Code 46 has the detailed, precisely realized look of a labor of love, but it also has the myopia that so often accompanies obsession. It’s a fine group of trees that never quite comes together to make a forest. The film is set in the near future, when the world’s urban areas are strictly guarded and no one is permitted admittance without the proper papeles (we’ll come back to that). Outside the locked gates of this closely monitored society, people live nomadic, subsistence-level lives. Inside are beautiful, sleek, modern cities whose inhabitants are nocturnal, afraid to go out during daylight hours because they believe sunlight is too harsh to endure. The society is tightly controlled, but the individual is always a chink in the smooth wall of authoritarianism: People can be manipulated, and they can be bribed.
As the story begins, William (Tim Robbins) is sent to Shanghai by his employer to solve a mystery — someone at a huge, powerful corporation called The Sphinx has been using their equipment to falsify papeles allowing their buyers to travel to places they would otherwise be forbidden to visit. We also get a voice-over from Maria (Samantha Morton) describing a prophetic recurring dream. These elements come together to bring us a romance between William and Maria, who apparently fall in love at first sight, with Maria at least believing it to be preordained. Naturally, they’re star-crossed lovers, and the laws of their world soon intervene to forbid their relationship. The rest of the film is a suspenser about whether they will be able to evade society’s rules and fulfill their romantic destiny.
The major problem here is that the leads have no romantic chemistry. If we’re to believe that these two people are meant to be together, oughtn’t there be some real heat when they are? Robbins and Morton have both given fine performances in other films, but they share an understated style that may require a more outsized performance from another actor to animate them. Here they both seem deadened to experience (Another inevitable outcome of a dehumanized society? If so, the movies in their world must be painfully tedious.), and even when they’re meant to be in ecstasy it looks more like they’re getting a moderately good foot rub. We know little about William and Maria outside this relationship, so their love has to carry the weight of humanizing them and making them real to us, but we can’t see their passion and therefore don’t connect to them and feel why it’s so important they be together. Ultimately, we have nothing at stake. The affectless performances also contribute to the film’s almost total lack of humor. Even the few lines that were apparently written to be funny are delivered in such a deadpan that they fall flat.
Code 46 keeps the viewer unmoored in time and space by showing exteriors only in unfamiliar parts of the world that create the proper texture of futuristic glossiness or third-world squalor. It was filmed on location in Shanghai, Hong Kong, India, and the United Arab Emirates, and it makes great use of these locations to deliver futuristic scenery without a big budget. Shanghai (or what we’re told is Shanghai; I assume there are some bits of Hong Kong incorporated here) at night looks like a Manhattan made up entirely of Times Squares. When the protagonist briefly returns to his home in Seattle, we’re shown no exteriors, so that a familiar skyline will not interfere with our conception of this world.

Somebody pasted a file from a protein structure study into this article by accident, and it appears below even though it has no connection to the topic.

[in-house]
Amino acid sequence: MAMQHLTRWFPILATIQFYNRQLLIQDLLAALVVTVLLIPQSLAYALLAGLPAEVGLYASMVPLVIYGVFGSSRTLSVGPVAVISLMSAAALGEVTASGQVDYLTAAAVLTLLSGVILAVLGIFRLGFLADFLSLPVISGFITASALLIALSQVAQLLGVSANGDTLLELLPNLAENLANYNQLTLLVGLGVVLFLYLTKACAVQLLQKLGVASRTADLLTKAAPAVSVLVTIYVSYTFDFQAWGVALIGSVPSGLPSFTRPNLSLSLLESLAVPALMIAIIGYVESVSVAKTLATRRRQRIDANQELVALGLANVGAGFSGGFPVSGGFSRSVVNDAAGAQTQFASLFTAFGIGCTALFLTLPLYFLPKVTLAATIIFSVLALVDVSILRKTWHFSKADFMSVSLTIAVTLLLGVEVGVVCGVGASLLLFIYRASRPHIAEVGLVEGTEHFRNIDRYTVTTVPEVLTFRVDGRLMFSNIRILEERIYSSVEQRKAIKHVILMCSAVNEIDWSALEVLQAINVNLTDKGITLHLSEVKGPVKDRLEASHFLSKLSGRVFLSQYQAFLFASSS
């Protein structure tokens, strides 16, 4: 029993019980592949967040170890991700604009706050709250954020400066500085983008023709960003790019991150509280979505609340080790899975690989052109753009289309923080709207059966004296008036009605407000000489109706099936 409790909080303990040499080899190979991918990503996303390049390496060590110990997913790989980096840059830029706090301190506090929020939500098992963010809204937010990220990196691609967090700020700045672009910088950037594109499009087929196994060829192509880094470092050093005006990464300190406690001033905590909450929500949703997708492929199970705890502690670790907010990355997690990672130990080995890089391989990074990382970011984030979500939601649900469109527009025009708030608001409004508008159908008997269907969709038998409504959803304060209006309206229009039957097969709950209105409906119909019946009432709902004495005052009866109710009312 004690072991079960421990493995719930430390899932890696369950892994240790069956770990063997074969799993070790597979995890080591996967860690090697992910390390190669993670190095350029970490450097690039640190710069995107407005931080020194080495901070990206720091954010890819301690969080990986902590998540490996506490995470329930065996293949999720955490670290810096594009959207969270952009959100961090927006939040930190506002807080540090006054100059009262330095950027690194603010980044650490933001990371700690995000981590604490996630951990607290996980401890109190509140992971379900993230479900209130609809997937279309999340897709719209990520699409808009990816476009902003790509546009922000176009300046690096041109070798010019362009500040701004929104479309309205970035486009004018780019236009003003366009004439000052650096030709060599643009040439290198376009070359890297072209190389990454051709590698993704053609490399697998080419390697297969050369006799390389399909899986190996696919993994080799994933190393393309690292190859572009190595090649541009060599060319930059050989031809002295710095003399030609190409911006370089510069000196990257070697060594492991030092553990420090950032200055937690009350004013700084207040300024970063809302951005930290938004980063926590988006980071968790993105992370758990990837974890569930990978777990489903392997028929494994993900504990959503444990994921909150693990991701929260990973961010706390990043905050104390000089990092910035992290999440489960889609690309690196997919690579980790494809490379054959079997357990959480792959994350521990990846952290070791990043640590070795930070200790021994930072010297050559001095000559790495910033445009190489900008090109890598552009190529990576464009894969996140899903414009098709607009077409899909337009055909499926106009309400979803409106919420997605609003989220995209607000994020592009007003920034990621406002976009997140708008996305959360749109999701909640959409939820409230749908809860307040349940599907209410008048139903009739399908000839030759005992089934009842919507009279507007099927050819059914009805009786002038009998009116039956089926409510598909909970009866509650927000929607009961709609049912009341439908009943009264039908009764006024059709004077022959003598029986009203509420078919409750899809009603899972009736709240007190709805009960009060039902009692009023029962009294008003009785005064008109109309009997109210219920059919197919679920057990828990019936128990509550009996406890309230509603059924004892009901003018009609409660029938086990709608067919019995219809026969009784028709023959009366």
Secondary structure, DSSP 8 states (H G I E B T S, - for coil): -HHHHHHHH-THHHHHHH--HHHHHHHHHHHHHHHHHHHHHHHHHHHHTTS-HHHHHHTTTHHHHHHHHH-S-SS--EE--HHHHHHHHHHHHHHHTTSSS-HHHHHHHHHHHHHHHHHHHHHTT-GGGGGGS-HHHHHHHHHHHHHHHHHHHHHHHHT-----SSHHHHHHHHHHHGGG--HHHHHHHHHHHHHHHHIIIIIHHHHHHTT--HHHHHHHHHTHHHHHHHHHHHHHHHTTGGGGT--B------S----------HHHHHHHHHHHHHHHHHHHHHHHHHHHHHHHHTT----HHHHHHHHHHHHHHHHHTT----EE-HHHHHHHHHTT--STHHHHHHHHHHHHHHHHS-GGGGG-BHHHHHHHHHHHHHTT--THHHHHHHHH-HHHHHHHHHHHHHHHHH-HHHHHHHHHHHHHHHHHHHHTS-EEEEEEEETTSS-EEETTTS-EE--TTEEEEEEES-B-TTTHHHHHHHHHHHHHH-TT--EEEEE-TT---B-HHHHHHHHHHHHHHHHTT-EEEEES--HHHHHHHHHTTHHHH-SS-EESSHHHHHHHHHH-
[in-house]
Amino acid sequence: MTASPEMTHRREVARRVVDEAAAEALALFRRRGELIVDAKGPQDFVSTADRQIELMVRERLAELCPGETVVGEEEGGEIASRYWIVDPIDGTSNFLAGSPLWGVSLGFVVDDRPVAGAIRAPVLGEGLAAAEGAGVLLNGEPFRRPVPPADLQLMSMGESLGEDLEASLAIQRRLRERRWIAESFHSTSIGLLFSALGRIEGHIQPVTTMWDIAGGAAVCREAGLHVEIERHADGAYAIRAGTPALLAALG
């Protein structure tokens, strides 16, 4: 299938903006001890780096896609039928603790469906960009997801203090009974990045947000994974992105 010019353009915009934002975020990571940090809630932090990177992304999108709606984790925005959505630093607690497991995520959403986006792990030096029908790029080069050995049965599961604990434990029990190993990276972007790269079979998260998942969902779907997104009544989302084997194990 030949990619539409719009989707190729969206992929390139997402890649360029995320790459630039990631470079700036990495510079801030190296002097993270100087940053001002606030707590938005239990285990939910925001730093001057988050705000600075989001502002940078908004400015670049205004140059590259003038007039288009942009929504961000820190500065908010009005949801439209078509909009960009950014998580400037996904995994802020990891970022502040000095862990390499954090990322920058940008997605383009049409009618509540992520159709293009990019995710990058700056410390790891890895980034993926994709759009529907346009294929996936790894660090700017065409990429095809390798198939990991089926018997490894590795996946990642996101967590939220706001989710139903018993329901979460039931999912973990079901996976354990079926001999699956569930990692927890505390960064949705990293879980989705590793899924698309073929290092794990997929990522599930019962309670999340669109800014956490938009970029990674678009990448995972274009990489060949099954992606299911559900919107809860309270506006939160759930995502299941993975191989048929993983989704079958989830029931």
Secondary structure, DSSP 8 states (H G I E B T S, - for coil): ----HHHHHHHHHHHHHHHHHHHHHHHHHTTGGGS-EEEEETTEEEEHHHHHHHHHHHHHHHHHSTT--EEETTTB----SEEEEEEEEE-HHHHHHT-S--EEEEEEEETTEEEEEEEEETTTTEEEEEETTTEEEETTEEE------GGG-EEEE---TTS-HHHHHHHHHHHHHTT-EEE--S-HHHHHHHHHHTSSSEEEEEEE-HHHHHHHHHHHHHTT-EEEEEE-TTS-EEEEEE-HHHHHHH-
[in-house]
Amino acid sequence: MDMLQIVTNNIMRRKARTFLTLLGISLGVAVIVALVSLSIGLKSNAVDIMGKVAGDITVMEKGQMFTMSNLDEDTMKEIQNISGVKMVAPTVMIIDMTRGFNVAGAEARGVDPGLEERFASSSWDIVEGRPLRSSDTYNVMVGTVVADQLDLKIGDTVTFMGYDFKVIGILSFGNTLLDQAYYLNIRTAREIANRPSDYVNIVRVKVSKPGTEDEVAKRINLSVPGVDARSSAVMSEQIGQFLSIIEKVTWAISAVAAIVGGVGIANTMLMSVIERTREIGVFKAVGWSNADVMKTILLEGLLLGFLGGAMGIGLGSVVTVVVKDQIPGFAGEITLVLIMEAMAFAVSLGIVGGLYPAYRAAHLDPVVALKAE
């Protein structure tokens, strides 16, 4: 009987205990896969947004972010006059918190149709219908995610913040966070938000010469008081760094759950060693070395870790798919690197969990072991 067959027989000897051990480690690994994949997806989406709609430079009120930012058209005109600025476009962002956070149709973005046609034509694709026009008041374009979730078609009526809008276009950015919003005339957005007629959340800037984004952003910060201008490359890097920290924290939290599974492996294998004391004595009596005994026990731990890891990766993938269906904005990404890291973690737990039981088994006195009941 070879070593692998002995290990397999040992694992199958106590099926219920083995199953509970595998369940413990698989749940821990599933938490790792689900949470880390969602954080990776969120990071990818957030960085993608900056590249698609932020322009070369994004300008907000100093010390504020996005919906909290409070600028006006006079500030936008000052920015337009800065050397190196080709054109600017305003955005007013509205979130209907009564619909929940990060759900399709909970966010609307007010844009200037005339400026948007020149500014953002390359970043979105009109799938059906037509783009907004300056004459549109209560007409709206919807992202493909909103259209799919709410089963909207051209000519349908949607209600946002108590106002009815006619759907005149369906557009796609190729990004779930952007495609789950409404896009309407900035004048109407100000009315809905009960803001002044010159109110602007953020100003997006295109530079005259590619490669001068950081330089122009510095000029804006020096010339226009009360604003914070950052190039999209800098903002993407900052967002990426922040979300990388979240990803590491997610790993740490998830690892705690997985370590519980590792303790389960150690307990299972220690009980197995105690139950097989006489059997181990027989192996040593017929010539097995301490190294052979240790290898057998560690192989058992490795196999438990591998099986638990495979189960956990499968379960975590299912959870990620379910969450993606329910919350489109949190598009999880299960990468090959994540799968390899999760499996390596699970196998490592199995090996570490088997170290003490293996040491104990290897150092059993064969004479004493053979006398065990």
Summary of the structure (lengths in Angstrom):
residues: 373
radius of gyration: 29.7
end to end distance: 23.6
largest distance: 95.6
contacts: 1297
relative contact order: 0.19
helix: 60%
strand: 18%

The film’s most plausible conceit is the polyglot dialect spoken by the characters, made up mostly of English (so that it’s almost always intelligible), but incorporating bits of French, Spanish (thus the papeles), and perhaps a dozen other languages. In an increasingly global economy, it makes perfect sense that we would wind up speaking this way, and the actors mostly incorporate foreign words and phrases without discernable discomfort. The film’s language also has some fun at the expense of institutional doublespeak by incorporating some cleverly vague euphemisms — when Maria is sent to a clinic, it’s because of a “body issue” and she’s on a “happiness break” from her job.
Code 46 is the sixth collaboration between director Michael Winterbottom and writer Frank Cottrell Boyce, and the style and point of view of the film certainly suggest that the two felt they had a point to make here. Any story that takes place in a dystopian future would appear to be a caution against elements at play in current society, but it’s never clear exactly what Winterbottom and Boyce are warning against. Is it genetic engineering and the conception of children in laboratories rather than wombs? Is it the lack of freedom to act as an individual? Is it the pollution of our environment? It seems to be all these things and none of them, because the film lacks the focus to clearly delineate the dangers of any. Code 46 is a Serious, Important film that is so caught up in its style and tone that it forgets to make its point.
Jeremy C. Fox is the managing editor of Pajiba and a member of the Online Film Critics Society. You may email him at jeremycfox[at]gmail.com.
Film Reviews | May 12, 2006 | Comments ()